At a glance.
- Hammer time.
- Swedish insurance company leaks customer data.
- California dreamin': risk disclosure and regulatory exposure.
- Cannabis community data exposure.
Best tool for wiping a USB drive: a hammer.
Is a deleted file truly deleted? Researchers at Abertay University in Dundee, Scotland conducted a study to explore that question, and it seems the answer is usually no. The Courier reports, a group of cybersecurity scholars led by Masters candidate James Conacher examined one hundred secondhand, supposedly wiped USB drives that were put up for sale on eBay. At first glance, ninety-eight of them appeared to be empty, but after further investigation, only thirty-two actually were; the files on the others had not been properly deleted. Though the files were no longer visible on the index, they were still present and retrievable by using forensic tools readily available to the public. Among the remaining files were sensitive documents like tax returns and bank statements, data that could easily be exploited if discovered. Abertay cybersecurity Professor Karen Renaud recommends that those planning to sell USB drives should use specialized software to safely erase the contents. If you’re not planning to sell it, but still want to make sure the data don’t fall into the wrong hands, she suggests the highly sophisticated solution of smashing it with a hammer.
Swedish insurance company inadvertently leaks client data.
Folksam Group, one of Sweden’s leading private insurance companies, confirmed that they accidentally shared the private data of up to one million clients with Facebook, Google, Microsoft, LinkedIn, and Adobe. BNN Bloomberg reports, the unintended disclosure, which included sensitive information like social security numbers, was the result of improper data handling when composing personalized offers for Folksam clients. Folksam states that they immediately halted the practices that led to the leak and requested that the external parties delete the exposed data.
The CCPA’s impact on investment risk disclosure.
As businesses work toward making their customer data practices compliant with the California Consumer Protection Act (CCPA), they also need to make sure they are disclosing any possible risks in their data practices to their shareholders, JD Supra reports. The Securities and Exchange Commission Regulation S-K states that public companies must inform shareholders about any company issues that might make their investment risky. The World Privacy Forum agreed that businesses need to be more transparent about the risks involved in privacy compliance, not just concerning data breaches, but also the possible difficulties a business might face if found in violation of compliance regulations. The most direct penalty would of course be fines, but investors should also be concerned about less obvious risks like loss of business due to a breach, as well as the costs of adapting business models to maintain compliance. It goes without saying that these risks are higher for companies that collect customer data as part of their business model, and higher still if the data they collect is especially sensitive.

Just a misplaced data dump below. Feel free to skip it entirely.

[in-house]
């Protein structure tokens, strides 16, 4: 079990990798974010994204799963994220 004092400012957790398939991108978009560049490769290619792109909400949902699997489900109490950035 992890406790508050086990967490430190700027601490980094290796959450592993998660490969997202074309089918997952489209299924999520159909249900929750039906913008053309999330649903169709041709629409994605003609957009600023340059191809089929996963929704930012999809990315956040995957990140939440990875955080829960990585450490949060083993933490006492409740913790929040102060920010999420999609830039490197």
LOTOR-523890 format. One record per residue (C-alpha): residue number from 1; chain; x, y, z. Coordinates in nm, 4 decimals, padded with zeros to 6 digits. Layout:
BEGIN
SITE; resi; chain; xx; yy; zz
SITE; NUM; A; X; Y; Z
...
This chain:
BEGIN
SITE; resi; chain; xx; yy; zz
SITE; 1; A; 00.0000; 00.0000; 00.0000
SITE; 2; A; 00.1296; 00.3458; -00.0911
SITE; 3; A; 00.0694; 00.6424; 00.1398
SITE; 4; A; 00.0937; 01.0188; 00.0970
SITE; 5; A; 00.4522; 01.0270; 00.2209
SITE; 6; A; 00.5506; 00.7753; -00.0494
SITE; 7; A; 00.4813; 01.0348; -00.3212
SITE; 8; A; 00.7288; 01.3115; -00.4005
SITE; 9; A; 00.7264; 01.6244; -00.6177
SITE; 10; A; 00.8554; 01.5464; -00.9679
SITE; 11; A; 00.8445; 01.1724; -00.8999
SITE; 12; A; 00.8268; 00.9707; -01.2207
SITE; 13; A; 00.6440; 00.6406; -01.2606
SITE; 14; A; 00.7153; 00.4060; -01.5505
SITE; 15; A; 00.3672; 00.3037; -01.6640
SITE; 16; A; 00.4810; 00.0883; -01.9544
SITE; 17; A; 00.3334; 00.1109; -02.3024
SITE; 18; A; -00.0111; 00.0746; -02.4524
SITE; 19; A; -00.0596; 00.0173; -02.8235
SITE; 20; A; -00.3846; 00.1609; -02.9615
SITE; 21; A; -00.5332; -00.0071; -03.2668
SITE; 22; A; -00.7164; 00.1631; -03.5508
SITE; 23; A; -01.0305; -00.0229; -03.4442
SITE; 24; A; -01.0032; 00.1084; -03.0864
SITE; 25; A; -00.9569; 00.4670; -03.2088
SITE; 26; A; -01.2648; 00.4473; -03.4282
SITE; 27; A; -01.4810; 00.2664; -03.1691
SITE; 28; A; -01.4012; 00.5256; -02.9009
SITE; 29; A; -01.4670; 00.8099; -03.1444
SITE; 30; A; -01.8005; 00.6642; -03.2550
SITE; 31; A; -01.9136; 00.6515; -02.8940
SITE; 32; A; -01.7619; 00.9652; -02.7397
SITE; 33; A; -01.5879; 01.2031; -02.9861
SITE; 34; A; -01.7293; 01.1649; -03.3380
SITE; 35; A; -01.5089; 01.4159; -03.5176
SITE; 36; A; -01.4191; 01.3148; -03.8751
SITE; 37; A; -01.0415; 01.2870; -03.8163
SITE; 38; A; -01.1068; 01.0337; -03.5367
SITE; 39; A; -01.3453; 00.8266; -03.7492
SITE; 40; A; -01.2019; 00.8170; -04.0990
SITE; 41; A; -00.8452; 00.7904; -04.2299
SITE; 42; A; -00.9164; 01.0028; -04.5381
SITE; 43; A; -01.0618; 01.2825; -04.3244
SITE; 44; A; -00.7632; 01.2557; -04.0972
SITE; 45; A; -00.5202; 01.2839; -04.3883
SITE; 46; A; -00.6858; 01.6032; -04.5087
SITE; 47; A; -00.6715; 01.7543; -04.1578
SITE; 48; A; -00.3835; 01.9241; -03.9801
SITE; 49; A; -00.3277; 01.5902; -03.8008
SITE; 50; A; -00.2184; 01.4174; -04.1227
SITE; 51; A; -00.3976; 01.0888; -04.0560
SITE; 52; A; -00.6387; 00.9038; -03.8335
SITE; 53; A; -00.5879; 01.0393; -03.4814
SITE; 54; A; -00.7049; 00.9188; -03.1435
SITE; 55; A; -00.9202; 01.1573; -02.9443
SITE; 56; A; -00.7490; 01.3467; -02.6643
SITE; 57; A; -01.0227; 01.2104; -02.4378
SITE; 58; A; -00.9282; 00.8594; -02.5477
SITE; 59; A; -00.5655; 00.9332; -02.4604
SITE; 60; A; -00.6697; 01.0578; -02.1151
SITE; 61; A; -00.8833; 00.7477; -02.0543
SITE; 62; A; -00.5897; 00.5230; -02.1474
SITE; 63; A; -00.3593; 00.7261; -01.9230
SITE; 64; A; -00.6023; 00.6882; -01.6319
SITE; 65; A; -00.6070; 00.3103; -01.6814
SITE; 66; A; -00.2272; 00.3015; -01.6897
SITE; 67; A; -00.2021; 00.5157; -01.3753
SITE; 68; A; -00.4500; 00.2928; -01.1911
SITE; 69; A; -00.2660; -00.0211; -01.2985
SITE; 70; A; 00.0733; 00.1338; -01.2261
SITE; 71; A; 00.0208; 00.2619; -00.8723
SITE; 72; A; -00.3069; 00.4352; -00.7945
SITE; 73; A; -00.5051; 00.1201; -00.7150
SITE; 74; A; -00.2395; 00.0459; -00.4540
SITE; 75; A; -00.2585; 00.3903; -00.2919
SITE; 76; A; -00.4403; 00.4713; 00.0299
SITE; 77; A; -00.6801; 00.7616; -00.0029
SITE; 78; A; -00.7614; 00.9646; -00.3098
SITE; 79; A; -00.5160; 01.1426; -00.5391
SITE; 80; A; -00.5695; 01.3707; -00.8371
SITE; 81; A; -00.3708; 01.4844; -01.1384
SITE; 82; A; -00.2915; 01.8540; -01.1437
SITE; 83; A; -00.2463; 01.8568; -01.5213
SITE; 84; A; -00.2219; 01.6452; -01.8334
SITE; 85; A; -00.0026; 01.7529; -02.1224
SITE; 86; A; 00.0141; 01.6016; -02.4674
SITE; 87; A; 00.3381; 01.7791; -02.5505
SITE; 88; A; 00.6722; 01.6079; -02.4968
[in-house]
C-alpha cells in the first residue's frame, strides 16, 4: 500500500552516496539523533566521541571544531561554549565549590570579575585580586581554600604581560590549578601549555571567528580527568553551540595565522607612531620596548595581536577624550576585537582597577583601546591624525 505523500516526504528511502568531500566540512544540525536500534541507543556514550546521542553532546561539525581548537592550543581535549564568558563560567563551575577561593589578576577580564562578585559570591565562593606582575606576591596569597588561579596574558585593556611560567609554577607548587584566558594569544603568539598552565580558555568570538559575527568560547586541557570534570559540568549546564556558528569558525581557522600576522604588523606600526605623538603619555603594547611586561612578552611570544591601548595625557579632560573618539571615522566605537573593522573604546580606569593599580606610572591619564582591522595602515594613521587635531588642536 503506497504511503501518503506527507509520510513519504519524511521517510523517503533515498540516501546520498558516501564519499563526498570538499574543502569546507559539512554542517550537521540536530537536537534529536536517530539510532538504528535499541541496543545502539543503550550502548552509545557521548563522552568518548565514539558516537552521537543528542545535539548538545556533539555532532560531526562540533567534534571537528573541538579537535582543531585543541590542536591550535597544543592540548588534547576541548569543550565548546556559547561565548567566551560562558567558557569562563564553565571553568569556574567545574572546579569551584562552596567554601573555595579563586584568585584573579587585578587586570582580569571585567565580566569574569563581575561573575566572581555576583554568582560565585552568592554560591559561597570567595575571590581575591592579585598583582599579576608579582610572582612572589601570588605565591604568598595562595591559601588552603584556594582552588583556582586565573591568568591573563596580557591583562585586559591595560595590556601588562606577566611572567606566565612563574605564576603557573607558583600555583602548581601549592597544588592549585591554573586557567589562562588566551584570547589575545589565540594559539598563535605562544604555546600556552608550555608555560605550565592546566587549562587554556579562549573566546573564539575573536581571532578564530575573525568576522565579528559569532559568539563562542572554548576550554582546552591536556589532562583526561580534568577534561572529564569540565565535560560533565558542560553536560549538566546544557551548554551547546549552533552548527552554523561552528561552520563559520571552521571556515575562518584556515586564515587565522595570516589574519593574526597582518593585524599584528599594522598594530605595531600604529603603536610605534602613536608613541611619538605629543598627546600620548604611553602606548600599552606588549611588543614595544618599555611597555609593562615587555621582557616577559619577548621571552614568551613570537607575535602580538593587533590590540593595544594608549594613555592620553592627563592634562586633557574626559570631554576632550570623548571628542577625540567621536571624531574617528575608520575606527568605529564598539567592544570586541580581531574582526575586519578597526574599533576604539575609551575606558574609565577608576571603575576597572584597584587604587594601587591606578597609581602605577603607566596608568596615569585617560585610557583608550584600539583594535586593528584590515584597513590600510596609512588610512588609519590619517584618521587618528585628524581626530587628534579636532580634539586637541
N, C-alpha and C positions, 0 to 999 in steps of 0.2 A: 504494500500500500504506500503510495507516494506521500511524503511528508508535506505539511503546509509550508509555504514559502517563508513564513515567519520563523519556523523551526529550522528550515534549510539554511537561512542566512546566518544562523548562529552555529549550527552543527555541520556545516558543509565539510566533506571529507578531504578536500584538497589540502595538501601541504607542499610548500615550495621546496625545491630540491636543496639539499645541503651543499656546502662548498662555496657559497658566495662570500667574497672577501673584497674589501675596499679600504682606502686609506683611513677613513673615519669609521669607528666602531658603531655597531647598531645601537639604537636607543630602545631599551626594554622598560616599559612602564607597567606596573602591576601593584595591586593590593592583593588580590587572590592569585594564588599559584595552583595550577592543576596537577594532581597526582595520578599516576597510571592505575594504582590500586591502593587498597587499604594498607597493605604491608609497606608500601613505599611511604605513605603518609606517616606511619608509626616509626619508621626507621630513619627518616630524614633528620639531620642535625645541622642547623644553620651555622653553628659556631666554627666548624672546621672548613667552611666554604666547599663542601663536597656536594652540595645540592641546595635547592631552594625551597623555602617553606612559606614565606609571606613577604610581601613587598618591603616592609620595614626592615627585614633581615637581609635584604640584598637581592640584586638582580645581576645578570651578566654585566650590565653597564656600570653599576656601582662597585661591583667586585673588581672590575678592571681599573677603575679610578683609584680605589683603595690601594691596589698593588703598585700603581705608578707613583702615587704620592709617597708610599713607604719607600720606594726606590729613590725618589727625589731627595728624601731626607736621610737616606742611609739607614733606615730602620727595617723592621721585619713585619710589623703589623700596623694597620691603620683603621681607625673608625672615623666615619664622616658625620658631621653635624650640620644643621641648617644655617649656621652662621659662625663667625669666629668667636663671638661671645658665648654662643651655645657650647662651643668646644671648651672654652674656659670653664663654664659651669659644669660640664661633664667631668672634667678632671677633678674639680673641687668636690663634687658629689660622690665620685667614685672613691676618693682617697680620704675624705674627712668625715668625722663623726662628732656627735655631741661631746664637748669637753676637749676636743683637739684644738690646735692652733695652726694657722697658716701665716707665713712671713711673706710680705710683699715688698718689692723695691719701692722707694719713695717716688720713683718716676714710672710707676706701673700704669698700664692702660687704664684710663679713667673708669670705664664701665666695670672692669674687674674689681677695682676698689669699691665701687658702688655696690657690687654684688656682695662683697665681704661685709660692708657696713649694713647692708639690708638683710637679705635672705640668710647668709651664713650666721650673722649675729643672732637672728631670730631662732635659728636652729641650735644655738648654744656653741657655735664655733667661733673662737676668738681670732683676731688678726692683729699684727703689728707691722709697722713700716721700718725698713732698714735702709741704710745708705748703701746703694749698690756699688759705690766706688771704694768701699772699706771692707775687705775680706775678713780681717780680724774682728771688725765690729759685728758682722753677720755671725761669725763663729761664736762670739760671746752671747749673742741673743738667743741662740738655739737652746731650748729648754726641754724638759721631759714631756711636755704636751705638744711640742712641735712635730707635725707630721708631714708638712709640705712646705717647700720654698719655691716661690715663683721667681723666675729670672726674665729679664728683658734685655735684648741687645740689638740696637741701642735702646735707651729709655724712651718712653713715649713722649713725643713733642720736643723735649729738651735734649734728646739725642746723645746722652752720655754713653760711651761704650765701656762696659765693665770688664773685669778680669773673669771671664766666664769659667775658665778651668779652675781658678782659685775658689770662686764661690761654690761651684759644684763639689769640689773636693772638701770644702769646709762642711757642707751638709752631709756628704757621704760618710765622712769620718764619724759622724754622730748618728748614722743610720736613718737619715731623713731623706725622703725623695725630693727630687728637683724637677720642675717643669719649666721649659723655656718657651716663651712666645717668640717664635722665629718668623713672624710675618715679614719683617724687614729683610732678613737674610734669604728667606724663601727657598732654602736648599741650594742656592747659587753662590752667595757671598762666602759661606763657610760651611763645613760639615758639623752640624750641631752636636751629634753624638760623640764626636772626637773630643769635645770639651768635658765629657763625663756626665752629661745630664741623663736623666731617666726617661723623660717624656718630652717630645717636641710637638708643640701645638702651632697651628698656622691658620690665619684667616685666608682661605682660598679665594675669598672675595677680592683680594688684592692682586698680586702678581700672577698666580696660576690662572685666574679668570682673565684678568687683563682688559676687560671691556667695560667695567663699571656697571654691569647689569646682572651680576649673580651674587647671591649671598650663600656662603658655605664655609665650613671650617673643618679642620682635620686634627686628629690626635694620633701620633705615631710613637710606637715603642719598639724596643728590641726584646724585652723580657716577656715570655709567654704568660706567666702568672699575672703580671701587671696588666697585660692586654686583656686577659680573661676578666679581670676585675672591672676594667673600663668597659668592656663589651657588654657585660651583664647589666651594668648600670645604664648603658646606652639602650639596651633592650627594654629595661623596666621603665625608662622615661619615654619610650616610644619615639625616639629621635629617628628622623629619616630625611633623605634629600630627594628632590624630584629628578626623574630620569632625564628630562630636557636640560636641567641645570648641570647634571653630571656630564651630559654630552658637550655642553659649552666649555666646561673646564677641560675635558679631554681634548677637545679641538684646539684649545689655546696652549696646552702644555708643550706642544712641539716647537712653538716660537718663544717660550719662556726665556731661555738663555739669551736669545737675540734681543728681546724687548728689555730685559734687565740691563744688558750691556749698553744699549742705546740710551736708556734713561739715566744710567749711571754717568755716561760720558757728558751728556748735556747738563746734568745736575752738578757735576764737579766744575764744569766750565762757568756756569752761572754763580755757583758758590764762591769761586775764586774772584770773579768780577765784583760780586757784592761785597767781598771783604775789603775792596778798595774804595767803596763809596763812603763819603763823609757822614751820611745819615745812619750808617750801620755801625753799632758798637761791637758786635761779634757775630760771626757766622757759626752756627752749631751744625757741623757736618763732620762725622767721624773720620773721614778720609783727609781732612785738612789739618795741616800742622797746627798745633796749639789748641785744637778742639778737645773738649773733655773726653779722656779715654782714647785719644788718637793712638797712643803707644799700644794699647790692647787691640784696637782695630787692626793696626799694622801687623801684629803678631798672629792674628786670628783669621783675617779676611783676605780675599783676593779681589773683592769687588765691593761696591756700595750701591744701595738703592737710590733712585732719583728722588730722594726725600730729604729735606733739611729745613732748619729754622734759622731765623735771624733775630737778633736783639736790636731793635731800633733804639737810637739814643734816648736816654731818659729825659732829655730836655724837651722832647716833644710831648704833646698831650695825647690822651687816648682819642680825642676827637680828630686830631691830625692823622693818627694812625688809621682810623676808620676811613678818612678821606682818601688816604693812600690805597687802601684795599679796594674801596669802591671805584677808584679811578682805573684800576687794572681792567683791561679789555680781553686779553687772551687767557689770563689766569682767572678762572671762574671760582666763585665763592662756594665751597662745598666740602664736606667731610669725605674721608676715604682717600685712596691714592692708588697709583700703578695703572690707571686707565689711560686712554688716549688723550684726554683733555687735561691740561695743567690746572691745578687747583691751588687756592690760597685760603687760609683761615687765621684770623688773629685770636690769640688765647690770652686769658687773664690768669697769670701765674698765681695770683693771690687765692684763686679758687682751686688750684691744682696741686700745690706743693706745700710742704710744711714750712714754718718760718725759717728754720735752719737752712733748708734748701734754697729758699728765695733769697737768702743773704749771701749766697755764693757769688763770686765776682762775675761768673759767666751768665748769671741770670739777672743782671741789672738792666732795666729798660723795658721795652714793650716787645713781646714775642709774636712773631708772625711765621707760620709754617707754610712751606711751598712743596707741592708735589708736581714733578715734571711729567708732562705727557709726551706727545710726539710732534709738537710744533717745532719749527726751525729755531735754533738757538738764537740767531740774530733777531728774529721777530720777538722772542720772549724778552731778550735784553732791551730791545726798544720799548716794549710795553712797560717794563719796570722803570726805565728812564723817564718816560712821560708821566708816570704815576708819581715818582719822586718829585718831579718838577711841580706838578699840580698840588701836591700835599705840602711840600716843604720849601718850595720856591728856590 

Cannabis community suffers data exposure.
SecurityDiscovery's Bob Diachenko discovered and disclosed a data exposure incident at GrowDiaries, which he describes as "a community website where cannabis growers can journal and share updates about their plants." Some 3.4 million user records were accessible in an unprotected database. 1.4 million of the records included email and IP addresses; the remaining 2 million included user posts and passwords. The passwords were indeed hashed, but they were hashed with the deprecated and readily crackable MD5 algorithm. Vinay Sridhara, CTO of Balbix, offered some comment by email:
“This breach is yet another example of a company leaving a server and critical information unsecured without any password protection, an unfortunate trend that has been the cause of many recent leaks. About 1.4 million records were exposed by this data leak, including usernames, email and IP addresses, and MD5-hashed account passwords. The encrypted passwords are particularly worrisome because MD5 has various known security flaws, enabling an attacker to easily hack and access them. Online sites such as GrowDiaries that require users to create accounts and that collect personal data should at the very least implement basic cyber hygiene.
"Organizations must understand that analyzing and improving cybersecurity posture is no longer a human-scale task. With the expanding attack surface and the growing number of IT assets - devices, apps, and users - it is essential to monitor them across 100+ attack vectors, especially keeping in mind common risks like weak passwords and encryption issues that are not monitored by traditional vulnerability management tools. Companies must adopt security platforms that leverage artificial intelligence and machine learning to enable security teams to proactively manage risk and avoid breaches.”